Directed and scripted by Lewis John Carlino, The Sailor Who Fell From Grace With the Sea (1976), is based on a novel by Japanese writer Yukio Mishima. The homosexual Mishima wrought a book in which he presented 1) sexual longing, and 2) a pack of odd, early teen boys inclined to reject “adult” morality. Connect the dots. In the movie, and probably the book too (I’d have to read it again to be sure), the creation of the boys is all wrong, a silly embarrassment. Then again, the entire film is preposterous, even if it focuses smartly on the extremes of human experience (namely, sex and death) which are integral to Mishima’s vision.
The cast includes Kris Kristofferson, who sleepwalks through his role, and Sarah Miles, who does some marvelously lived-in acting.
In France’s Renoir, released in the U.S. in 2013, the beloved impressionist (played by Michel Bouquet) has his new muse Andree (Christa Theret) pose for him regularly. This she does contentedly until Renoir’s middle son Jean (Vincent Rottiers)—the future film director whose movie The Rules of the Game would artistically rival his father’s best paintings—returns from World War I to Renoir pere’s house. There, Andree, who was an actual person, grows infatuated with Jean; frustrated too. (The year is 1915. Pierre-Auguste Renoir is an old man.) We learn, in point of fact, that Andree eventually acted under the pseudonym of Catherine Hessling in Jean’s silent films.
Directed by Gilles Bourdos, Renoir uses the quiet existence of an elderly painter as an avenue for revealing life’s rich pageant. . . Regrettably, an unexciting, insignificant story develops here (Andree and Jean falling for each other), which prevents the movie from being anything like first-rate. Yet Renoir has an unfolding aesthetic power. Bourdos is good at creating unassumingly alluring shots and scenes, and the cinematography of Mark Ping Bing Lee is a sensuous wonder.
Really, present-day France with its economic troubles, etc. may have driven Bourdos and Company to the Gallic past, when things were so different. Indeed, it is worth mentioning there is enough female nudity in the film to enrage a present-day Muslim immigrant in Paris.
(In French with English subtitles)
Nude (Photo credit: Wikipedia)
Dillinger (1973), the John Milius film, is not much of a movie—for one thing, it doesn’t really care about character—but it is exciting. Gun battles are battles.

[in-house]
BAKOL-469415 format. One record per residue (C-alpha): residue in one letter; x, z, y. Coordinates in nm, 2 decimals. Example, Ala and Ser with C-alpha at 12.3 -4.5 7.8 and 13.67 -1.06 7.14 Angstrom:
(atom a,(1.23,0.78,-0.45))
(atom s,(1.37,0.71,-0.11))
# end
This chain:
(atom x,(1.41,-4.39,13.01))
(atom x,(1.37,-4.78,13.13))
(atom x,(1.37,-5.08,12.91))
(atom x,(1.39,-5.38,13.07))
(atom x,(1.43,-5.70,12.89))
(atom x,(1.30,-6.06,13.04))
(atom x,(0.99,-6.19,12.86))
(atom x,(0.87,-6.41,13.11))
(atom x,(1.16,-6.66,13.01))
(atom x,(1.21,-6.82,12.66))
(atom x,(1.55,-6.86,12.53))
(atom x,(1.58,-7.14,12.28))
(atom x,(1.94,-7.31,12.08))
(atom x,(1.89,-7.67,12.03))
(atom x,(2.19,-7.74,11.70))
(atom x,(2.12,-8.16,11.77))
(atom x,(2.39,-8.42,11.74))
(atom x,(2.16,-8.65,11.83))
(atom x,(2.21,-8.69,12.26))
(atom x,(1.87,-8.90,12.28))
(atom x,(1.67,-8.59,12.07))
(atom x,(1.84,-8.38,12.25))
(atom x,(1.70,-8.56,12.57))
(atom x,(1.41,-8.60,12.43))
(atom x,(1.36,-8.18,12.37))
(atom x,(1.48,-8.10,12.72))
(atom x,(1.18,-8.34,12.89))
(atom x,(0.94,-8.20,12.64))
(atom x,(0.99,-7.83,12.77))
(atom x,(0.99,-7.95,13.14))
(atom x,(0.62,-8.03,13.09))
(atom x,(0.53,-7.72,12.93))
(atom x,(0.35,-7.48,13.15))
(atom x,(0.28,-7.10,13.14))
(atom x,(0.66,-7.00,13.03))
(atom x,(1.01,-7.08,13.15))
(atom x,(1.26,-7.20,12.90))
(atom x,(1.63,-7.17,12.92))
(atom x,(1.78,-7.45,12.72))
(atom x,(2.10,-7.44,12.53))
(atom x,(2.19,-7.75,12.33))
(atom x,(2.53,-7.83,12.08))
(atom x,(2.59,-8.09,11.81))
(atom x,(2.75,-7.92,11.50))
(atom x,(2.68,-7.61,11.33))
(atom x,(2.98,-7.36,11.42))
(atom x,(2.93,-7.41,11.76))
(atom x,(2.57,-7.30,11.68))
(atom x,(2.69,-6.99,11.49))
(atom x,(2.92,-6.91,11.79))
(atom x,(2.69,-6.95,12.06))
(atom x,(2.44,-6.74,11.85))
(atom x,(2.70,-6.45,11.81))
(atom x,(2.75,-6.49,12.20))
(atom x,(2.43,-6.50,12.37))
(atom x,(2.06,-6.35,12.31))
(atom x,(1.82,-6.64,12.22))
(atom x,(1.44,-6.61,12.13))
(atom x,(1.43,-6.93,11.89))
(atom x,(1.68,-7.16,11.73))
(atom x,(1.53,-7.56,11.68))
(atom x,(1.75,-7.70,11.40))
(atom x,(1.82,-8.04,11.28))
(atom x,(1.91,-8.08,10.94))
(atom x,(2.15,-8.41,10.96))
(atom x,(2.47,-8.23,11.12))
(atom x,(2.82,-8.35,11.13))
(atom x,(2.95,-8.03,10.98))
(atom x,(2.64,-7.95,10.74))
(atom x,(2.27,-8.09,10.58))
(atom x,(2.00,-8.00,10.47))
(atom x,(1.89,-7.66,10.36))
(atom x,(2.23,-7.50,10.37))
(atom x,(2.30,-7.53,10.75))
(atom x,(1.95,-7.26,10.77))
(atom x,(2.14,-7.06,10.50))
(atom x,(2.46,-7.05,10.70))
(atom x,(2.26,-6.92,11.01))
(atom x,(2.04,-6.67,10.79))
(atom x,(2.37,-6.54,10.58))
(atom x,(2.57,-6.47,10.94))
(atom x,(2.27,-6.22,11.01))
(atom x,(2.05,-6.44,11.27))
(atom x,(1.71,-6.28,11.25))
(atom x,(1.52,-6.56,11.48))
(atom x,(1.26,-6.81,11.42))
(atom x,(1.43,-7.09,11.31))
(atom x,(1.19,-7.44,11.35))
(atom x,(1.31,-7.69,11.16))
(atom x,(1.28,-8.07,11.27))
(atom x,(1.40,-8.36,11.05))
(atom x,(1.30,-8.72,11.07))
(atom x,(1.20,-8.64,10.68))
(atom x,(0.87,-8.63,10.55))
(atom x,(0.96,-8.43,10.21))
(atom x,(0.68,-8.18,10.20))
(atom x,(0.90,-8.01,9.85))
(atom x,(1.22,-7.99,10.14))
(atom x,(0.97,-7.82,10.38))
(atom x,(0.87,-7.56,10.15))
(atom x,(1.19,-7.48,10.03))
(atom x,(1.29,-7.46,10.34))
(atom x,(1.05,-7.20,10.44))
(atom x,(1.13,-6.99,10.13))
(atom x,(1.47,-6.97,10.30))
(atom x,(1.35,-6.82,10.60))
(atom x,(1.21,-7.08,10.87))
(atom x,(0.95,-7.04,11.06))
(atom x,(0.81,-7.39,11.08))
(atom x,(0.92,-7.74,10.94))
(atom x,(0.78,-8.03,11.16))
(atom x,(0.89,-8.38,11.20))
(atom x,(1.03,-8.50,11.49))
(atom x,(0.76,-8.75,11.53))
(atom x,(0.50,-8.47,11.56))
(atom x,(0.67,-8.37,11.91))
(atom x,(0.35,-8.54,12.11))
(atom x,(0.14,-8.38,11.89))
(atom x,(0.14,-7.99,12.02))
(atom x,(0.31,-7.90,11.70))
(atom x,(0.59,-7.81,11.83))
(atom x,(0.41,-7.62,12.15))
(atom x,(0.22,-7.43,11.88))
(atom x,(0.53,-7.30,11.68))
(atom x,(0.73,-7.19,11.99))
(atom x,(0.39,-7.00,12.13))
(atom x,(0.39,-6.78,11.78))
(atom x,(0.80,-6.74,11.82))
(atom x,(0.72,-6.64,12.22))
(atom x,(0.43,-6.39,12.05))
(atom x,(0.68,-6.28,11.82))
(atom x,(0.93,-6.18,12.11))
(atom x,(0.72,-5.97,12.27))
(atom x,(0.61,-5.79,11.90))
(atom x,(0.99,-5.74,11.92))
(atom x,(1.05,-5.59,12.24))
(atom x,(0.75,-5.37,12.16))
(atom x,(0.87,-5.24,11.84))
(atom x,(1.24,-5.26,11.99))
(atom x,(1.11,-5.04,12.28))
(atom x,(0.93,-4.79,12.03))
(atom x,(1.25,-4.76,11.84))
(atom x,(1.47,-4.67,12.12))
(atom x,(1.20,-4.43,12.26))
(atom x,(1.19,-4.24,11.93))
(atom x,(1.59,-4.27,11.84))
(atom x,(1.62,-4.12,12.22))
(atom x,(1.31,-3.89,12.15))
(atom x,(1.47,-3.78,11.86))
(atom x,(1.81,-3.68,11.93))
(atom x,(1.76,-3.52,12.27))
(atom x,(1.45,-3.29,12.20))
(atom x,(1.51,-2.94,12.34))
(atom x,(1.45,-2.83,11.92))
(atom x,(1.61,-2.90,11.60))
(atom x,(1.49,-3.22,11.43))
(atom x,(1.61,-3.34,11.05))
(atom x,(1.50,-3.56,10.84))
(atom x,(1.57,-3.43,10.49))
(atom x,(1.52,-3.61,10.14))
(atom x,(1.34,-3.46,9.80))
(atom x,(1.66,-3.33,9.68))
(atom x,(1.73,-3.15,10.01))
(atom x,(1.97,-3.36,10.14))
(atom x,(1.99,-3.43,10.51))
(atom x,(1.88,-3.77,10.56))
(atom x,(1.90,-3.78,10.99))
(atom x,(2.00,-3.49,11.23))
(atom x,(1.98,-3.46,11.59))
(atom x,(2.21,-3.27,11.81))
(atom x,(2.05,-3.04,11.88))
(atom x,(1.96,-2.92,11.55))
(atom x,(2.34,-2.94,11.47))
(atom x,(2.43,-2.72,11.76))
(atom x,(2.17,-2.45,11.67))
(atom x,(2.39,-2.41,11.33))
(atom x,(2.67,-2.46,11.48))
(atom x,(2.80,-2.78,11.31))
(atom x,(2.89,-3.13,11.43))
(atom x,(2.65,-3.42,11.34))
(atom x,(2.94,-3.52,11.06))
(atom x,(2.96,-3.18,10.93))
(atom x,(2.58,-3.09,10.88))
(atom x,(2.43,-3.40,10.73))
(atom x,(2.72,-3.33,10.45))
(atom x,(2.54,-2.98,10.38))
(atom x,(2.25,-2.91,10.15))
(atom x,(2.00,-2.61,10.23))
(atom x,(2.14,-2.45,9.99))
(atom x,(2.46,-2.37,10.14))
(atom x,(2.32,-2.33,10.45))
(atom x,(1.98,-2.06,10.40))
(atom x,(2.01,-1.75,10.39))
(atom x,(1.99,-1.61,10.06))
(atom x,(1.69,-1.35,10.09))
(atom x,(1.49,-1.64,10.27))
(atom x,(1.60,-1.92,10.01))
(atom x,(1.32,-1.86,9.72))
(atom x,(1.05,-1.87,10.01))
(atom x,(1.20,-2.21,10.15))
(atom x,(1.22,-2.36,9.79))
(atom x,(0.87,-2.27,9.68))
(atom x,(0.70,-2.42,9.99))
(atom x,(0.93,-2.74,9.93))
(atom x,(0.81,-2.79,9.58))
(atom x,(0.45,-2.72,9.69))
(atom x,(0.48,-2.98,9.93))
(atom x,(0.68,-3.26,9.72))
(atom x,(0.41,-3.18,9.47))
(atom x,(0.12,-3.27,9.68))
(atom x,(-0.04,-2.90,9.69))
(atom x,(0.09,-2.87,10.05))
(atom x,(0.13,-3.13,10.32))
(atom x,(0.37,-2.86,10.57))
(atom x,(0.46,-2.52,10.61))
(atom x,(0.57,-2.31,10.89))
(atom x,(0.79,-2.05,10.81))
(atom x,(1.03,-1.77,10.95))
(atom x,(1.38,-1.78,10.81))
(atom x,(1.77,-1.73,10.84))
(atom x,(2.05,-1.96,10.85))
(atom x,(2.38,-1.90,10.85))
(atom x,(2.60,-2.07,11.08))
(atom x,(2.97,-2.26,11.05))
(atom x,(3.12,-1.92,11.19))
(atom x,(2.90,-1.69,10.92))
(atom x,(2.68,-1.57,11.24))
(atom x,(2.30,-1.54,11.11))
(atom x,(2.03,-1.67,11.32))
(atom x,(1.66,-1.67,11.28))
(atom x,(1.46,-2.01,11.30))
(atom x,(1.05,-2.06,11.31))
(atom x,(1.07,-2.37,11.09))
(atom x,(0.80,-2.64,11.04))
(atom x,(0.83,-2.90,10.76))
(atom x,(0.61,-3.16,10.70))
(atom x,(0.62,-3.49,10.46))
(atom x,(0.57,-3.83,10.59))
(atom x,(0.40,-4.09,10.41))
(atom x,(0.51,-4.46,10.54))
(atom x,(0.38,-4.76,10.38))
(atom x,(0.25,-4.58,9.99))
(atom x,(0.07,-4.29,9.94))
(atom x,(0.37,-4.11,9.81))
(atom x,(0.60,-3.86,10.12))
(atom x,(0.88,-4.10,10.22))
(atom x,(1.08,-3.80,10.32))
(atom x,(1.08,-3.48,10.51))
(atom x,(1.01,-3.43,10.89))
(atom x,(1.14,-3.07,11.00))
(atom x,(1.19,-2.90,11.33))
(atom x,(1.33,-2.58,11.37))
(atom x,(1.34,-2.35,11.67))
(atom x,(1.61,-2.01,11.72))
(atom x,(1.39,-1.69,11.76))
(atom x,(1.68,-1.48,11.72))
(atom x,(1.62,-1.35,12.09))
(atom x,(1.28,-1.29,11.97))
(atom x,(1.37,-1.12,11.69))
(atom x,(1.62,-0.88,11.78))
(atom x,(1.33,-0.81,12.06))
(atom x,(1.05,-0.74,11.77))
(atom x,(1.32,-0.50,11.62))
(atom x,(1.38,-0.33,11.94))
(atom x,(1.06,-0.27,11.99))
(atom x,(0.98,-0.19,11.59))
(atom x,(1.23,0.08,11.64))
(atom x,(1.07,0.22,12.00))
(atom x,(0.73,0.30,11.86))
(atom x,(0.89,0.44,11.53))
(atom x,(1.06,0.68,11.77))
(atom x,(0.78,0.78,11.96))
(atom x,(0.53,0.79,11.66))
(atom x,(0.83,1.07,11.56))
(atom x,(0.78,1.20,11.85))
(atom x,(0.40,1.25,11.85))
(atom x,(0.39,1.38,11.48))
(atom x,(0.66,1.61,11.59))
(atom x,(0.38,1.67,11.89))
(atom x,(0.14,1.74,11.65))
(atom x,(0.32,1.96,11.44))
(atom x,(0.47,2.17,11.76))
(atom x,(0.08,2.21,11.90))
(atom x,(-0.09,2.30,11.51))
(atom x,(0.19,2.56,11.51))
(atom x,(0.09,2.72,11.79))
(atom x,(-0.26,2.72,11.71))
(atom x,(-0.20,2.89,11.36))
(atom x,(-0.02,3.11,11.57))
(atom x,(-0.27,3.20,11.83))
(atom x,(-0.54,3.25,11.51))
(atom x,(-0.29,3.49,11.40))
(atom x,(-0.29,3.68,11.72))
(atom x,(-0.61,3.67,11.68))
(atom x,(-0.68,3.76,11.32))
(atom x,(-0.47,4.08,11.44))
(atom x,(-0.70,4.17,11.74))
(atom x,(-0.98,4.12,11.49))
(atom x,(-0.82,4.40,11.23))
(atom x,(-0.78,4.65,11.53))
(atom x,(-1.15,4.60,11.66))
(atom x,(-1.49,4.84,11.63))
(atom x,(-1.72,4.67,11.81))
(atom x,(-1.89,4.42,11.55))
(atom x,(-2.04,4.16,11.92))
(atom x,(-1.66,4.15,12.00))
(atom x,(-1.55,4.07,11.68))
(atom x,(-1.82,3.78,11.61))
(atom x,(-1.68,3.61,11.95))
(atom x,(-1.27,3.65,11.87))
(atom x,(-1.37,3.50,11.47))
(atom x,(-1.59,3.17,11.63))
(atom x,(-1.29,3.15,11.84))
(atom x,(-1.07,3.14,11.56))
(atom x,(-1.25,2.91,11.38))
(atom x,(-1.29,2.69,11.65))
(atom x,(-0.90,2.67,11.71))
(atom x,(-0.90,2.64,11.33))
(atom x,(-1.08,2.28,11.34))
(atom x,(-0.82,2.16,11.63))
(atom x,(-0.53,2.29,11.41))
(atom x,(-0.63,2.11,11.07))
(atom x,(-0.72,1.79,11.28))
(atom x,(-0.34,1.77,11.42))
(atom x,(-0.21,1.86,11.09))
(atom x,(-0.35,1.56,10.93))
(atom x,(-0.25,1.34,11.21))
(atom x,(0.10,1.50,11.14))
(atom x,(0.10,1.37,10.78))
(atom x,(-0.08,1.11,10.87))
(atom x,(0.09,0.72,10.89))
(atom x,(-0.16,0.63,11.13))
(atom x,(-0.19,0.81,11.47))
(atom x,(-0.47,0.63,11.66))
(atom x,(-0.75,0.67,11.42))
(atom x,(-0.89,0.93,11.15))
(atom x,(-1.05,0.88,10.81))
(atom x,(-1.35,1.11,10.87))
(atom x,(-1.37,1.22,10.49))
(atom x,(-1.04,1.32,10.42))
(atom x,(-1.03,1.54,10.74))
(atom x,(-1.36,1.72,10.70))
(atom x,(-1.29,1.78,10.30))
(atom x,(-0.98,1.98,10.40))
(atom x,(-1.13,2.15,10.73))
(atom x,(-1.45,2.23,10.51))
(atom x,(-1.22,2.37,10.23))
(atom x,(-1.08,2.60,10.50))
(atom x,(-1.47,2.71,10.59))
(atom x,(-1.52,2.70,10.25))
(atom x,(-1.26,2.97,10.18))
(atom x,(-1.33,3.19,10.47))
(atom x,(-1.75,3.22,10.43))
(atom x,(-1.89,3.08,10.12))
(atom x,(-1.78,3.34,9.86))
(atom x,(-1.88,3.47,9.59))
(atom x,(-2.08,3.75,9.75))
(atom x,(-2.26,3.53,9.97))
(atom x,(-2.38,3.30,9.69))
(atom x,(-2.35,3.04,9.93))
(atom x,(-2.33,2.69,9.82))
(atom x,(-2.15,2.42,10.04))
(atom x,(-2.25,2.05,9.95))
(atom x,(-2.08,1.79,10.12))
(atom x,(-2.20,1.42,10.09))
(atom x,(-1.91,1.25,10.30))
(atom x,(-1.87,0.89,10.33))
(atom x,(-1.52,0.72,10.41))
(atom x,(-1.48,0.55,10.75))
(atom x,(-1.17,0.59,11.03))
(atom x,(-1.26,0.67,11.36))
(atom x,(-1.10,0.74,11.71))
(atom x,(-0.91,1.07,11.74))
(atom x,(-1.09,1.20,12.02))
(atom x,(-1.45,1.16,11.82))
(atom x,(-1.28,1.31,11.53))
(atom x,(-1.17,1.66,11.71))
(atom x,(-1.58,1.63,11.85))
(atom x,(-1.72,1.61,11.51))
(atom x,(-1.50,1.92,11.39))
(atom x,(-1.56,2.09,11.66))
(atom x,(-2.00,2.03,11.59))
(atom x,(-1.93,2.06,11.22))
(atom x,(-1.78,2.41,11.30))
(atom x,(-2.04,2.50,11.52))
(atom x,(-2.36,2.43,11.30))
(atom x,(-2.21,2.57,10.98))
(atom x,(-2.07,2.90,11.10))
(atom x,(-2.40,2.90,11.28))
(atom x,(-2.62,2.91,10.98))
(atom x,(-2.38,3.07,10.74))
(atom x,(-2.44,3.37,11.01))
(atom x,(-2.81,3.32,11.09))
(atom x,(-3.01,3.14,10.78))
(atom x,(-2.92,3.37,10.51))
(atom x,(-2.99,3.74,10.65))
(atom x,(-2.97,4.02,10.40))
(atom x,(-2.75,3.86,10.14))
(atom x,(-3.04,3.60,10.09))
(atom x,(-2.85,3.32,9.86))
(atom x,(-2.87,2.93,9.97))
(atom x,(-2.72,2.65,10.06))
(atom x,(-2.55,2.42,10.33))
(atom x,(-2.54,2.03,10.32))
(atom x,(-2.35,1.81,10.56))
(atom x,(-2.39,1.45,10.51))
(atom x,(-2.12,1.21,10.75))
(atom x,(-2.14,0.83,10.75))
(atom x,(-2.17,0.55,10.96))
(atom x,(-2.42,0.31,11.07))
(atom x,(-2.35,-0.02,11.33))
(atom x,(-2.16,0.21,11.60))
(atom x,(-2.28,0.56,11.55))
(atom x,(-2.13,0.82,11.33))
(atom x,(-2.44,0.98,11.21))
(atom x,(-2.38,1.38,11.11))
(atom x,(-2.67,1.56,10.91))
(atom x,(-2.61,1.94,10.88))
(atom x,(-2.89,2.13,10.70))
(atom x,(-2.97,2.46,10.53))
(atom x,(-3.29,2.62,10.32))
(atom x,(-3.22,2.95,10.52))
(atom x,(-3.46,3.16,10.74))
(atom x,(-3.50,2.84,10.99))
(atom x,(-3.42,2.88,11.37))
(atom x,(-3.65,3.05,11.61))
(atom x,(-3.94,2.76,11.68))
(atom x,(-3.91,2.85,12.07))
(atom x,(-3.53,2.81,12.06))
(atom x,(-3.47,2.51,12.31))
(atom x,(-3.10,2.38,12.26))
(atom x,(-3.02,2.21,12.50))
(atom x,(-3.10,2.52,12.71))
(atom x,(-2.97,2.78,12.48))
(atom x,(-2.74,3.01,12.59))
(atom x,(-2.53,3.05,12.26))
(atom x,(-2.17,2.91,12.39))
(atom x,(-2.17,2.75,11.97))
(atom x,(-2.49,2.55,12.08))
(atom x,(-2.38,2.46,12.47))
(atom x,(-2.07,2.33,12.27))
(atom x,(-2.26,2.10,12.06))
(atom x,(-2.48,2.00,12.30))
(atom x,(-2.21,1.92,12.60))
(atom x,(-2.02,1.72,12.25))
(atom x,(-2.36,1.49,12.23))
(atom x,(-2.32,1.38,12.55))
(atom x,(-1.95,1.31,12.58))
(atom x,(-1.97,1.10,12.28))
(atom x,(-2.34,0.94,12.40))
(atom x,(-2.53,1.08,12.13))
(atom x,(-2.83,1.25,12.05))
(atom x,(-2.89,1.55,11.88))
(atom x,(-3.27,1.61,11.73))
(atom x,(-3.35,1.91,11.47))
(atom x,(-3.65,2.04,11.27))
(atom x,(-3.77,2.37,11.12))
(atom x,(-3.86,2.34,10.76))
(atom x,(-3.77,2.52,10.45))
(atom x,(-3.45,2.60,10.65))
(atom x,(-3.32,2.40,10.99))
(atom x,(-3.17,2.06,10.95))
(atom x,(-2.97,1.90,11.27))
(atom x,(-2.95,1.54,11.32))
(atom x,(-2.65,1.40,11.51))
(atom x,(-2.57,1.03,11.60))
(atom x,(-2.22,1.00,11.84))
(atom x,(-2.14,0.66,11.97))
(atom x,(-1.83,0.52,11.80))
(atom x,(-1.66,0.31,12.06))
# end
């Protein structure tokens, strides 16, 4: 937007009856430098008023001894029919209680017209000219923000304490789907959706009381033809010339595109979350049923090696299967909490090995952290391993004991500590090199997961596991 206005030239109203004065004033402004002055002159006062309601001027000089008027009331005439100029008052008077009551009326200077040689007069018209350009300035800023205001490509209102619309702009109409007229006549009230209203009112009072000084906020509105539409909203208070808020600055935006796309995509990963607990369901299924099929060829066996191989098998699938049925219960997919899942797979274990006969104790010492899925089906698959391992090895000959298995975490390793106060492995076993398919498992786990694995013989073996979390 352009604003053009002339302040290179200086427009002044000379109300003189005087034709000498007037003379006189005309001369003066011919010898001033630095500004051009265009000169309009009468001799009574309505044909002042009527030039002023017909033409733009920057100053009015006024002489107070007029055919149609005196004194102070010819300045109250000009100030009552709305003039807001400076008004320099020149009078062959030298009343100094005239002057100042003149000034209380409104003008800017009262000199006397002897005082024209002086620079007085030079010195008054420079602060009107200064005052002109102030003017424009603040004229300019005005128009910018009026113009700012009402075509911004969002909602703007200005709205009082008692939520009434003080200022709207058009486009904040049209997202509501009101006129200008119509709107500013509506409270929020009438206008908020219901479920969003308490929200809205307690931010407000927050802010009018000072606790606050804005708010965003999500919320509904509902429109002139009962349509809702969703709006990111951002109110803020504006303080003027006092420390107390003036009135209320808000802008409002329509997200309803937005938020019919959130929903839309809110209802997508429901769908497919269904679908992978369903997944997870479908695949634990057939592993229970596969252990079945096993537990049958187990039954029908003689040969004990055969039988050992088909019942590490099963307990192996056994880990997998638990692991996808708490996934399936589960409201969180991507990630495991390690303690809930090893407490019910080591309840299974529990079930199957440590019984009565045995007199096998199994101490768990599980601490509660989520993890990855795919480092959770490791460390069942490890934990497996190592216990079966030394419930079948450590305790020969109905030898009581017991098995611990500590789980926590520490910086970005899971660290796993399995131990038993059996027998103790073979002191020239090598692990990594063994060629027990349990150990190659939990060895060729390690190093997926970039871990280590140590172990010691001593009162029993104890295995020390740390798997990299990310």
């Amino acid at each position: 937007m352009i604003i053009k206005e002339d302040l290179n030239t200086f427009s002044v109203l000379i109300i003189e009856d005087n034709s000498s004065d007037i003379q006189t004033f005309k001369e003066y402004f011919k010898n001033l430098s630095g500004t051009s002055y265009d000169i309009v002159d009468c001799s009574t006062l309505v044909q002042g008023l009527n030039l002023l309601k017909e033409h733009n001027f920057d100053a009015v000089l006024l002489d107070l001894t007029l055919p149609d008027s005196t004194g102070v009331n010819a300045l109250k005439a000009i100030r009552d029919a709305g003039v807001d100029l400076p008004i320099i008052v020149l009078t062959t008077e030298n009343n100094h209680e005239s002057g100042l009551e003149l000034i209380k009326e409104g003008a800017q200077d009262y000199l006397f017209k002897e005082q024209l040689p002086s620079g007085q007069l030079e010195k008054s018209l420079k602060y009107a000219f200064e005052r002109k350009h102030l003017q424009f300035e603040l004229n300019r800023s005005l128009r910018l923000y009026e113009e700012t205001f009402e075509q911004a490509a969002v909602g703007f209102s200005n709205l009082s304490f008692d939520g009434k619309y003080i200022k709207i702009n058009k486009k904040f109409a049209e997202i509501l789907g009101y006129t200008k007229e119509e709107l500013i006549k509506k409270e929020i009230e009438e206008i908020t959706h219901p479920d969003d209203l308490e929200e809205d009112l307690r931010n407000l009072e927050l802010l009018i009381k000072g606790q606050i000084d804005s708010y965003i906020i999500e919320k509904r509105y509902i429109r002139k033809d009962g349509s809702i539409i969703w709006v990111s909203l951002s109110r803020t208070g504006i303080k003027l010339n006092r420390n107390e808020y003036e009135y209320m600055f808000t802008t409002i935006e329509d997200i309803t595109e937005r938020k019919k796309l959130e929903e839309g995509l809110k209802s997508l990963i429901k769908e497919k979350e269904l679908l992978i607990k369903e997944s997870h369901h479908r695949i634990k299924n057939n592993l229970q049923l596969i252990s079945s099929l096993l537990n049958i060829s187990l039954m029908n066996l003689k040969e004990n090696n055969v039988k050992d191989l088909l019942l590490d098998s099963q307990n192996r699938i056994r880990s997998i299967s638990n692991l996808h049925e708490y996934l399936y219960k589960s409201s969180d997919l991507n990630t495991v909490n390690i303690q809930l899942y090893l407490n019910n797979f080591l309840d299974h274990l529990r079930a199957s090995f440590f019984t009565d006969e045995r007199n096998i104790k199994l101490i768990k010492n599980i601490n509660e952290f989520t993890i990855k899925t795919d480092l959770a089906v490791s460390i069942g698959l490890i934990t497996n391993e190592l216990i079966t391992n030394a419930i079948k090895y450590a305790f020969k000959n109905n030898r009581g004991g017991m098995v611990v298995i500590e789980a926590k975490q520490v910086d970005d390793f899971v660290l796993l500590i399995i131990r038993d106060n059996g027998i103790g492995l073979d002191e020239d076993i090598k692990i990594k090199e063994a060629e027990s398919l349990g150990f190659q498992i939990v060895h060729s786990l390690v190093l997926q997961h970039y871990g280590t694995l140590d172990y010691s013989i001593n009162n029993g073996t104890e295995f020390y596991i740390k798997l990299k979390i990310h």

The fine Warren Oates plays John Dillinger, and his character isn’t sanitized. Neither is the violence of thuggish felons, or violence in general. A lot of sloppy writing was done, but at least the film is better than Milius’s The Wind and the Lion.
Elaine May‘s 1971 film, A New Leaf, is a misfire, notwithstanding it was butchered through cutting by Paramount Pictures, a company May sued. I’m skeptical of it regardless, though, since some pretty weak May-written comedy dominates the movie’s first few scenes and, several years later, May was willing to direct a movie as fuzzy and unsatisfying as The Heartbreak Kid.
As the concoction goes on, it gets invigoratingly bright and witty, and Walter Matthau does, as John Simon indicated, “a very neat job of humanizing” a wastrel who needs money and chooses to marry for it (and worse). He rightly praises May, a co-star here, for the same kind of humanizing. All the same, A New Leaf is messy. Despite May’s talent, it isn’t nearly as good a comedy as the Harold Lloyd films I’ve reviewed. Old Hollywood, this time, scores over the Seventies.
Francois Truffaut’s French picture, The Story of Adele H. (1975), is a partly fictitious period piece about Adele Hugo’s unending pursuit of a British lieutenant with whom she once had a romance. (Adele was the daughter of Victor Hugo.) He doesn’t want her, but she obsessively wants him.
The idea was long ago expressed that there is in the one who obsessively and relentlessly loves a person unworthy of that love not only pathology but also greatness. Critic John Simon pointed out that in Adele H. Truffaut failed to see this, and so his heroine’s greatness is casually ignored. This is too bad, but at least the film has themes and beauty and is highly interesting.
Are there people who turn amatory love into a religion? Sure. They’re everywhere. This is one of the themes in the film. Isabelle Adjani enacts Adele and is perfect, supplying the character’s remoteness, determination and sheer fragility. The British lieutenant is too cold—played well enough, however, by Bruce Robinson. Truffaut’s direction is gratifyingly good, with those charming fadeouts and wipes included. The costumes by Jacqueline Guyot and the production design by Jean-Pierre Kohut-Svelko are winning.
Somewhat underrated by critics, The Story of Adele H. needs to be given its due.
(In French with English subtitles.)
Cover of The Story of Adele H.
Michael Curtiz (director) and Dudley Nichols (scriptwriter) gave us 1959’s The Hangman, a riveting Western about a U.S. marshal out to arrest a popular man. Marshal Bovard (Robert Taylor) is dedicated to his job and distrustful of people, although he becomes a little less distrustful near the movie’s end. The man he’s after, to be sure, rightly knows that a jury will probably pronounce him guilty when he isn’t. There is constantly a specter of legal injustice.
What is most stellar about this movie is the cast, usually because of how inherently interesting and good-looking it is. Taylor’s virility can rattle any cage. Tina Louise, though limited as an actress, is effectually, amicably sensual and has a charming beauty. Mickey Shaughnessy, Mabel Albertson and even Jack Lord all have their appeal. So does Nichols’s relatively simple if imperfect script. The Hangman is a respectable addition to the Curtiz oeuvre (which includes Casablanca).